The above formula is known to those skilled in the art as the Kirchhoff integral and when calculated results in obtaining of the wave equation with regard to the terms illustrated in FIG. 2. In calculating the Kirchhoff integral in the case of the diffusor 10, the path lengths r1 (s) and r2 (s) are increased by the depth of the wells at the surface s.

In testing the present invention, two tests were performed with a first test being designated mounting A wherein the diffusor 10 was placed directly on a floor surface and mounting E wherein the diffusor 10 was mounted on the floor surface but with a particular air spacing to the back 21 of the device. In the case of the mounting E test, the spacing was set at 405 millimeters. In each test, the test method was performed by the Riverbank Acoustical Laboratories of IIT Research Institute in Geneva, Ill. and the test method conformed explicitly with the requirements of the American Society for Testing and Materials Standard Test Method for Sound Absorption and Sound Absorption Coefficients by the Reverberation Room Method. Table B shows the test results for mounting A and Table C shows the test results for mounting E. These test results are graphically displayed in FIG. 3.

Next, the theoretical intensity of reflected sound was compared in three different situations, firstly, reflected sound off a rigid flat surface, secondly, reflected sound off an absorbing flat surface and thirdly, reflecting sound off the diffusor 10. The comparison was made through computer generation techniques by programming the computer with the formula for U(p) set for the hereinabove and with the respective assumptions for A(s) corresponding with typical values of A(s) for the three situations tested. These respective situations are displayed respectively in FIGS. 4, 5 and 6 with the source 0 of the incident sound as well as the listening point p being shown.

Referring to FIG. 4, wherein a rigid, flat surface was employed, it is seen that the reflected sound is highly directional falling mainly within the quadrant of 30 degrees to 60 degrees and having a peak sound intensity of approximately 30 decibels. In comparison to this, FIG. 5 shows the situation of a flat surface having absorbing characteristics. In this situation, the reflected sound is still highly directional also mainly falling within the quadrant between 30 degrees and 60 degrees and having a peak sound intensity of approximately 24 decibels.

Finally, FIG. 6 shows what occurs when the reflecting surface consists of the inventive diffusor 10. As should be clearly seen, the reflected sound is substantially equally dispersed between the quadrants of minus 60 degrees - minus 30 degrees, minus 30 degrees - 0 degrees, 0 degrees - plus 30 degrees and plus 30 degrees - plus 60 degrees. In the test, the peak sound intensity for the latter mentioned three quadrants is approximately equal and at a level of approximately 17 decibels. In the direction of the listener p, the sound intensity of 17 decibels is not only about 13 decibels less than the sound received from the rigid flat surface but also constitutes a reduction of about 7 decibels from the flat absorbing surface. Thus, it is clear that the present invention has significant advantages over other known surfaces which might be used in acoustic situations.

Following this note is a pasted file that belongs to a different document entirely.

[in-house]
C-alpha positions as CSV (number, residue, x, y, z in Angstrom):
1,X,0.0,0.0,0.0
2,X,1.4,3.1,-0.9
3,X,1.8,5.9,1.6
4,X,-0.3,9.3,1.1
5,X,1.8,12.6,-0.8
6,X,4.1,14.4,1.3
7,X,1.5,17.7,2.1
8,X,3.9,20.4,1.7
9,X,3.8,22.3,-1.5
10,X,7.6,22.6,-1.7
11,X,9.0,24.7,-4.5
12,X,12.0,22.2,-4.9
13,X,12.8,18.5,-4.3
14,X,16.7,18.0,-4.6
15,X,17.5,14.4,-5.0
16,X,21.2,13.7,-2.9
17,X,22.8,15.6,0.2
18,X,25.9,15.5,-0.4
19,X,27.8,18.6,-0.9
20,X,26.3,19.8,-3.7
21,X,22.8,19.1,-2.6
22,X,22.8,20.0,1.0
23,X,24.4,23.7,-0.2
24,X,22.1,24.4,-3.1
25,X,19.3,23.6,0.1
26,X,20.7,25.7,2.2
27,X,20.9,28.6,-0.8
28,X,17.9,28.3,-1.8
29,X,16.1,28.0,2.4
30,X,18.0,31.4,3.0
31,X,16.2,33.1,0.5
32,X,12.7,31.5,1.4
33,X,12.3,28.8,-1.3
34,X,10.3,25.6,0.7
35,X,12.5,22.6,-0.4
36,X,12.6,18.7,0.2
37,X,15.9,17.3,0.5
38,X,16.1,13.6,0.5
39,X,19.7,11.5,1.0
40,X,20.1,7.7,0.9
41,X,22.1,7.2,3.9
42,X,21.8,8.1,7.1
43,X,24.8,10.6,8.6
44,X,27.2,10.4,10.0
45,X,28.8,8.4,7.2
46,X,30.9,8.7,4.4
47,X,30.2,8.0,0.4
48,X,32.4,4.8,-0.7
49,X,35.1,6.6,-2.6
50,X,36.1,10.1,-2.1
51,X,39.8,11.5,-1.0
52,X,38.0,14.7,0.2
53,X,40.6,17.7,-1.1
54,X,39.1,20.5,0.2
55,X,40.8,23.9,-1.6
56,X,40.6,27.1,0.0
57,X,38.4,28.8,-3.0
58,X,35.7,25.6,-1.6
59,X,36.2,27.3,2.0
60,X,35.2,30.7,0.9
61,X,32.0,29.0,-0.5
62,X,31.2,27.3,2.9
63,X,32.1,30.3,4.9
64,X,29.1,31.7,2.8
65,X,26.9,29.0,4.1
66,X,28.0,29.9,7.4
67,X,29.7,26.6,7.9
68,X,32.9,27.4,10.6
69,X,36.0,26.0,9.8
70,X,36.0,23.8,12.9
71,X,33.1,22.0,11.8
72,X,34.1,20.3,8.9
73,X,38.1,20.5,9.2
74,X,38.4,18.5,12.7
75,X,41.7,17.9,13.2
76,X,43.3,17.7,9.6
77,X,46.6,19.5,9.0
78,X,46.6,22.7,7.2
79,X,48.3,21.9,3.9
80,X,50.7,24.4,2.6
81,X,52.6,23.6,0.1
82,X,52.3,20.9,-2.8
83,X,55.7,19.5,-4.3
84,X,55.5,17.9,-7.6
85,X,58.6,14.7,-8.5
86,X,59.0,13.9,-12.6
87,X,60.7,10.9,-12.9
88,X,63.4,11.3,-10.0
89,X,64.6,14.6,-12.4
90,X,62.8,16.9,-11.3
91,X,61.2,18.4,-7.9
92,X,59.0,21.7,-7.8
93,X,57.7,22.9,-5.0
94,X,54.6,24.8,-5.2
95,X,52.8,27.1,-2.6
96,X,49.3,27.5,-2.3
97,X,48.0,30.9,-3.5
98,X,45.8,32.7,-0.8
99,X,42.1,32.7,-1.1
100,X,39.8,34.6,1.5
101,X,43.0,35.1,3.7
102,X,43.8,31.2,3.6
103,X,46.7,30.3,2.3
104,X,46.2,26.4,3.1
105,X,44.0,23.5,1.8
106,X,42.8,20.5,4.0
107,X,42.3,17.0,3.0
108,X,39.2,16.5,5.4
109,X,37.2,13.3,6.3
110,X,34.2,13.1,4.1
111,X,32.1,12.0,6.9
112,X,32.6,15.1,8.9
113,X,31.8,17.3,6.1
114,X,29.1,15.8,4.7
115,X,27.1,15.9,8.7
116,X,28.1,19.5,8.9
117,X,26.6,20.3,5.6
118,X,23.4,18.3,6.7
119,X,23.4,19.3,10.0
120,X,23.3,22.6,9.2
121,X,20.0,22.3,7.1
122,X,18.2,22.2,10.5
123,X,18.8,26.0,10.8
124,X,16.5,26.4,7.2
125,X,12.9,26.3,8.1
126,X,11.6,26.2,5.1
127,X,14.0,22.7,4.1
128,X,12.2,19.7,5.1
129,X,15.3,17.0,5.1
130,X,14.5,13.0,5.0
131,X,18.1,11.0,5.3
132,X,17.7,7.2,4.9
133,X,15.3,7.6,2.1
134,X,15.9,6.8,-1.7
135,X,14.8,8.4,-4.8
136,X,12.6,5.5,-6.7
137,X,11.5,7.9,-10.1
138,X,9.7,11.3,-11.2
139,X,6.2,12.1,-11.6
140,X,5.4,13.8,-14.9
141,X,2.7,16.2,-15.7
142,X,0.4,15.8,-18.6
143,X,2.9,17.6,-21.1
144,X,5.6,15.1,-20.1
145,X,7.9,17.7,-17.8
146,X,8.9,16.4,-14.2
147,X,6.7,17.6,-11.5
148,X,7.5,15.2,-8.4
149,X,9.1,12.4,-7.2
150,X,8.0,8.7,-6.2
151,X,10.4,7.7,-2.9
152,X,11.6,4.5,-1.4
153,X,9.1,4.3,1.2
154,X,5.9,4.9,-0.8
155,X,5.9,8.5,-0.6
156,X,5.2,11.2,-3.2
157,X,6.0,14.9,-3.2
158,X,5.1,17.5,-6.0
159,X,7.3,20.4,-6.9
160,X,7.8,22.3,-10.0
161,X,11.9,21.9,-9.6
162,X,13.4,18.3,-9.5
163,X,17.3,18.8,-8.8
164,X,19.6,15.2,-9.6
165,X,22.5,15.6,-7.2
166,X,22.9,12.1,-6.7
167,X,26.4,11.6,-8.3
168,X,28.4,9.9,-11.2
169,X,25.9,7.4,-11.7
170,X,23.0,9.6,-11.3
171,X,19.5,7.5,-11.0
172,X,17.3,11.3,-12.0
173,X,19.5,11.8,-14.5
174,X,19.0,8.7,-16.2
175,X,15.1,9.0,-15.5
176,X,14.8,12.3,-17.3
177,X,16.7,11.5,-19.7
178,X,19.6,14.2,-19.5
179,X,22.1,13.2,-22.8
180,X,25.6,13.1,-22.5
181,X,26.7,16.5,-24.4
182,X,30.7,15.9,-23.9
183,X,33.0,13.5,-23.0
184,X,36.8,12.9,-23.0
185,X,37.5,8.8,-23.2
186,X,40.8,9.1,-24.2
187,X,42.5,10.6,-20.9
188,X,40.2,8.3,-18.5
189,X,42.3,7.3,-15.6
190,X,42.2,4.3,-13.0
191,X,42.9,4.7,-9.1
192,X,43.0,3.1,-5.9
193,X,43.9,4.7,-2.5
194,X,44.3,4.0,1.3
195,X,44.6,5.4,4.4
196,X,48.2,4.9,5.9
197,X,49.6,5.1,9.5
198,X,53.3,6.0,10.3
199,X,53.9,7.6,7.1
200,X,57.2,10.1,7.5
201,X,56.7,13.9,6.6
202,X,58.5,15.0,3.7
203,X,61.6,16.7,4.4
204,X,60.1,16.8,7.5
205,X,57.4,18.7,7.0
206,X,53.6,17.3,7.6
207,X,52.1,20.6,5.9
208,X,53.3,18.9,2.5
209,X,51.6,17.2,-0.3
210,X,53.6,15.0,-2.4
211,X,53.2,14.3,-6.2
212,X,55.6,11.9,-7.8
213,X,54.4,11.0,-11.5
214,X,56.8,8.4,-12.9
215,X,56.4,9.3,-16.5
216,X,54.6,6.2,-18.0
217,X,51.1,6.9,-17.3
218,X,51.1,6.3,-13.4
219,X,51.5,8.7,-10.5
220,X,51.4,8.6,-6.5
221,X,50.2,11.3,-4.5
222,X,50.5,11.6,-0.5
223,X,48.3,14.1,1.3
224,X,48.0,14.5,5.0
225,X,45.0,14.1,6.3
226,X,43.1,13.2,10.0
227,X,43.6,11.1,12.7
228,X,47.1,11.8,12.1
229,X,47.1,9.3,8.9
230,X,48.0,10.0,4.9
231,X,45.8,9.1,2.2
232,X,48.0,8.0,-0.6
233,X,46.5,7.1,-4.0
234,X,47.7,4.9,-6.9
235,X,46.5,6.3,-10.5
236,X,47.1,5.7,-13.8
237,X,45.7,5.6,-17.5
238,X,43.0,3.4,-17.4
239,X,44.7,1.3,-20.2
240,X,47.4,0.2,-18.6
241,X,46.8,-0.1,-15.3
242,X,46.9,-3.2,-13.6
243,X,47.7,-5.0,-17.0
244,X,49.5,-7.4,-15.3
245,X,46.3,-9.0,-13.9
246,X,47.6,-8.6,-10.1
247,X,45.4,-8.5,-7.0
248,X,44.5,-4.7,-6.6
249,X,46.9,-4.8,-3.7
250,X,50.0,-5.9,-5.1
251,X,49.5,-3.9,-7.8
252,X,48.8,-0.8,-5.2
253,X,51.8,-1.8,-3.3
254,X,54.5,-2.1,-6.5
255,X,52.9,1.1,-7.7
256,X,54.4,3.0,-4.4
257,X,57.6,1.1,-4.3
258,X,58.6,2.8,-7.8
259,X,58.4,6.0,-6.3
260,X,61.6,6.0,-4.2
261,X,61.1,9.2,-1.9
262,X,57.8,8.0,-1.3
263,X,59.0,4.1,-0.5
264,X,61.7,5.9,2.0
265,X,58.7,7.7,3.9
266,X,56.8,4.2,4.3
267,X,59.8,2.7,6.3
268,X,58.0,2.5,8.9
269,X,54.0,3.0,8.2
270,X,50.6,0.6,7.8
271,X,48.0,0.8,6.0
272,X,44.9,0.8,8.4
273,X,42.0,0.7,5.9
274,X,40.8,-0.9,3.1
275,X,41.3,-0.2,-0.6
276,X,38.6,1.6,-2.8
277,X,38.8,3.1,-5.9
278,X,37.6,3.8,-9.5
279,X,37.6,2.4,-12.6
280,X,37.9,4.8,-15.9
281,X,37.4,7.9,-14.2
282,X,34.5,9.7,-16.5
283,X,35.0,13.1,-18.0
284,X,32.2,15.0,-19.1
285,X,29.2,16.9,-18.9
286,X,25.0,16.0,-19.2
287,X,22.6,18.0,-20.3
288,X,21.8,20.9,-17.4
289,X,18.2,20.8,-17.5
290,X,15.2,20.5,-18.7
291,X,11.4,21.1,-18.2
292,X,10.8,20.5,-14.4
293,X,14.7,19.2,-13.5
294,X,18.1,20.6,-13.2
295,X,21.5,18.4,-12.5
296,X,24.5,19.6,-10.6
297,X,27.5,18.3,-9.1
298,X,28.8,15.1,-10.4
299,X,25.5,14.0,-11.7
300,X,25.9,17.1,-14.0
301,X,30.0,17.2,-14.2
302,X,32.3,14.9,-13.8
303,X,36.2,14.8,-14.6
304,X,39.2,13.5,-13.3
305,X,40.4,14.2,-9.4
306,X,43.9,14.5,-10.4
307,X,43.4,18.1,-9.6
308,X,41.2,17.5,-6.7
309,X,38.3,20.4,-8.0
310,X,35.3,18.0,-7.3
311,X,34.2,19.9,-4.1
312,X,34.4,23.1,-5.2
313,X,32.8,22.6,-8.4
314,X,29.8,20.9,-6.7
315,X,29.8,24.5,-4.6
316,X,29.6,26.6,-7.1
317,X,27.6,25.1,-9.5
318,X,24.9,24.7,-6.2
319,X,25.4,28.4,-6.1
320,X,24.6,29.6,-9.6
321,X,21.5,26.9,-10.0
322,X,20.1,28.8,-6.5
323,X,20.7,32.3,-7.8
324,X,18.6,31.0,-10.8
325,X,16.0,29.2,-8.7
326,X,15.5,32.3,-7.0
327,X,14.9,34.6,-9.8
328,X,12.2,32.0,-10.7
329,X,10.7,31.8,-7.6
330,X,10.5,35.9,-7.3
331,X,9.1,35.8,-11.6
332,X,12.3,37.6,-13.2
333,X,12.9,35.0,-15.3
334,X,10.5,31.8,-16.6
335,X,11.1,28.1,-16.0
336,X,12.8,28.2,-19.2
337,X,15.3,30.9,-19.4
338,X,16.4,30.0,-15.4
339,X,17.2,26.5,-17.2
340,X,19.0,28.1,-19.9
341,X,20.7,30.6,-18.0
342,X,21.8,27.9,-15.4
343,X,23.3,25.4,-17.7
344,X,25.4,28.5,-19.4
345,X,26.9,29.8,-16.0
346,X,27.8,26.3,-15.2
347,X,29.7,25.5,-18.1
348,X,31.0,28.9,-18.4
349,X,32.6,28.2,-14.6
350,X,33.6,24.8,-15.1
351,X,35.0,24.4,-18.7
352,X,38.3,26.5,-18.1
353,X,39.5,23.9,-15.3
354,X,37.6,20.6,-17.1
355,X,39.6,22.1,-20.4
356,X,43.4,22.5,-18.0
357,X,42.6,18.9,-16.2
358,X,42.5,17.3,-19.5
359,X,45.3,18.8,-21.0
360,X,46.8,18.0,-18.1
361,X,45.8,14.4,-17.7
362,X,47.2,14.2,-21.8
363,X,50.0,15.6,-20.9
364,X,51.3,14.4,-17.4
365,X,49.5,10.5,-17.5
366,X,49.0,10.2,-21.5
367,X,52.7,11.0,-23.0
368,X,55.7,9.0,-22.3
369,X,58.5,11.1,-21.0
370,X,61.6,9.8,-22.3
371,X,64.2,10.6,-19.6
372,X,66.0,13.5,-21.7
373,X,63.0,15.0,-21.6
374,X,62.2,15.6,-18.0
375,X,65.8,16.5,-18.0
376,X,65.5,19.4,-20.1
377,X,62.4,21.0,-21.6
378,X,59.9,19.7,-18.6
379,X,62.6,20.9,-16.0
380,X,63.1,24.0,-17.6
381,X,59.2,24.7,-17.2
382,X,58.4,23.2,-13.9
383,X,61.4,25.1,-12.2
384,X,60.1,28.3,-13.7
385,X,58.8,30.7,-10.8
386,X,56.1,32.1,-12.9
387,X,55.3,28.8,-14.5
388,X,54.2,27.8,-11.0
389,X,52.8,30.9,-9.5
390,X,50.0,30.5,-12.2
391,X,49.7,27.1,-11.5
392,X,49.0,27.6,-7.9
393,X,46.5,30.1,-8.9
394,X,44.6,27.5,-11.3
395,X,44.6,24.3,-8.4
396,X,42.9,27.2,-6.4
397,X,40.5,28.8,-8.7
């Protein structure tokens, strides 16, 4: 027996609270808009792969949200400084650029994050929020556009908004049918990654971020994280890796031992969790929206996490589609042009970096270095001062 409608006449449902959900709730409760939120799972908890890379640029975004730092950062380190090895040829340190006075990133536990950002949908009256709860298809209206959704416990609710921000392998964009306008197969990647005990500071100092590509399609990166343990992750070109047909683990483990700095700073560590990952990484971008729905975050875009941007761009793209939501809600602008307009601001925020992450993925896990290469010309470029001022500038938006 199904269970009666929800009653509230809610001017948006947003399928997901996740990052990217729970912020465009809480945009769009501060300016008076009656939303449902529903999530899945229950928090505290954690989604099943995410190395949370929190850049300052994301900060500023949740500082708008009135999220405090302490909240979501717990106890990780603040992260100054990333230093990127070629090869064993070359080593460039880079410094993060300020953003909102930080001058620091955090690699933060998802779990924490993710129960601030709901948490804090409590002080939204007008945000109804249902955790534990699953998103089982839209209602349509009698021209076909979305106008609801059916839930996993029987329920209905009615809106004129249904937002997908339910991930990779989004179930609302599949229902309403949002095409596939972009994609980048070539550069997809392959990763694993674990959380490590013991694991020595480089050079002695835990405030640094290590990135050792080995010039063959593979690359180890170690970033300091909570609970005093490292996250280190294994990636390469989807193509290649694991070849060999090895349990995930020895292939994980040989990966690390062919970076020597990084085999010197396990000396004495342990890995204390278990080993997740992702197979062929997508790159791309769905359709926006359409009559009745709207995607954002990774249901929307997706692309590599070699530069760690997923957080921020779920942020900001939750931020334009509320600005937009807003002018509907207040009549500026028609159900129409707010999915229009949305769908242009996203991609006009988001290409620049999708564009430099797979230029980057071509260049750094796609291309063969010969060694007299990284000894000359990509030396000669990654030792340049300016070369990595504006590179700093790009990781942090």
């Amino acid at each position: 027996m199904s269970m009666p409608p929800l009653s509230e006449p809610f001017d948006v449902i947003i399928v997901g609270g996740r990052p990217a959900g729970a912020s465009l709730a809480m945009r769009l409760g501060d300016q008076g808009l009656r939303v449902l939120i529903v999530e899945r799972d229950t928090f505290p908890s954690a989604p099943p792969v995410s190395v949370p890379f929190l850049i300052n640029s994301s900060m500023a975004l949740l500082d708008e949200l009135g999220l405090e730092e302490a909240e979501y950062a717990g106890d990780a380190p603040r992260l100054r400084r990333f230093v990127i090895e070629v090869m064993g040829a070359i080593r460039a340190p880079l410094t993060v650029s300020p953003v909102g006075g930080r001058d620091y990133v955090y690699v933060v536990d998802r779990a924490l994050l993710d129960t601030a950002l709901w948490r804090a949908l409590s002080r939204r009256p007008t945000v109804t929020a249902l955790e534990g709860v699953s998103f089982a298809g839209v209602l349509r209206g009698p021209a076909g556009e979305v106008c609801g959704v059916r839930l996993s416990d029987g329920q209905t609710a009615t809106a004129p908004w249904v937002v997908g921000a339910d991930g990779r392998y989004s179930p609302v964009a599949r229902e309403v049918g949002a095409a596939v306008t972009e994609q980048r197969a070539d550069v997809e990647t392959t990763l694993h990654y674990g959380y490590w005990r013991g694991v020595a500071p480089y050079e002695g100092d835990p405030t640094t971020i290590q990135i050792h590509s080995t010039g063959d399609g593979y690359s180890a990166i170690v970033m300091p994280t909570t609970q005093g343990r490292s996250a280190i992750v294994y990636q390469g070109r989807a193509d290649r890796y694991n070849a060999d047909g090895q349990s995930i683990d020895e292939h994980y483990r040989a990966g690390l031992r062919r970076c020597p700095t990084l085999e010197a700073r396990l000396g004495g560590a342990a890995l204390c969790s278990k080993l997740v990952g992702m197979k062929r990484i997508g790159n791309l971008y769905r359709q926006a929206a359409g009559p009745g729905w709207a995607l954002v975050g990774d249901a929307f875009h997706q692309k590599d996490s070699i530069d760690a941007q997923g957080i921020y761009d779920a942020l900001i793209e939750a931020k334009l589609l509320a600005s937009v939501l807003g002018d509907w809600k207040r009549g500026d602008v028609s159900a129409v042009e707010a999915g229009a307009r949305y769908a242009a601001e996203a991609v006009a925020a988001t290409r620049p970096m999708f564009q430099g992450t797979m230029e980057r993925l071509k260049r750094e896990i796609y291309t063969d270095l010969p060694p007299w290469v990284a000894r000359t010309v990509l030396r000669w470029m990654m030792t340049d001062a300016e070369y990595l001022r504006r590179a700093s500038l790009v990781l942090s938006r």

Of course, the present invention is not limited to being made with seven wells and it could be made in a sequence having a number of wells corresponding to any prime number in accordance with the quadratic residue number theory sequence. However, experiments by applicants have led to the conclusion that the sequence with seven wells offers the most favorable functionality for any given well depth.

The absorptive properties of the inventive diffusor 10 extend over a broad range of frequencies as is demonstrated by Tables B and C and FIG. 2.

TABLE B
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1/3 Octave Center Total % Of Uncertainty Center Frequency Absorption Absorption With 95% (Hz) Coefficient In Sabins Confidence Limit
______________________________________


100 0.45 32.14 0.78

** 125 0.48 34.91 0.70

160 0.57 41.10 0.87

200 0.69 49.37 0.70

** 250 0.98 70.49 0.57

315 0.93 67.31 0.72

400 1.09 78.59 0.64

** 500 1.20 86.22 0.65

630 1.13 81.18 0.59

800 1.15 82.58 0.66

** 1000 1.10 79.51 0.69

1250 1.09 78.36 0.60

1600 1.10 79.23 0.66

** 2000 1.07 77.14 0.61

2500 1.11 80.01 0.71

3150 1.09 78.48 0.55

** 4000 1.16 83.51 0.48

5000 1.13 81.36 0.54

______________________________________

NRC = 1.1

TABLE C
______________________________________
1/3 Octave Center Total % Of Uncertainty Center Frequency Absorption Absorption With 95% (Hz) Coefficient In Sabins Confidence Limit
______________________________________


100 0.82 59.09 0.66

** 125 0.82 58.78 0.63

160 0.78 55.91 0.67

200 0.90 64.70 0.65

** 250 0.90 65.00 0.60

315 0.96 69.39 0.72

400 1.02 73.69 0.65

** 500 1.07 76.96 0.68

630 1.12 80.31 0.63

800 1.09 78.20 0.60

** 1000 1.04 75.16 0.64

1250 1.06 76.14 0.56

1600 1.04 74.69 0.58

** 2000 1.05 75.33 0.68

2500 1.04 75.10 0.67

3150 1.02 73.77 0.58

** 4000 1.04 74.64 0.64

5000 1.04 74.62 0.61

______________________________________

NRC = 1.0

Sound attenuation down to about 500 cycles per second is accomplished by the absorptive properties of the porous fiberglass and the diffusive properties of the phase grating formed by the wells. Below this frequency, the well dividers, the various fiberglass well bottoms and the unit as a whole become diaphragmatic and extend the absorptive properties to lower frequencies. The irregular surface variation of the absorptive phase grating surface caused by the combination of the wells and the absorptive material 37 allows the inventive diffusor 10 to provide broad band width absorption even for sound striking the surface at glancing incidents due to the effective trapping of the sound in the various wells and within the material 37.

Accordingly, an invention has been disclosed in terms of a preferred embodiment thereof which fulfills each and every one of the objects of the invention and provides an improved sound absorbing diffusor device which has significant advantages over the prior art.

Of course, various changes, modifications and alterations in the teachings of the present invention may be contemplated by those skilled in the art without departing from the intended spirit and scope of the present invention. Accordingly, it is intended that the present invention only be limited by the terms of the appended claims.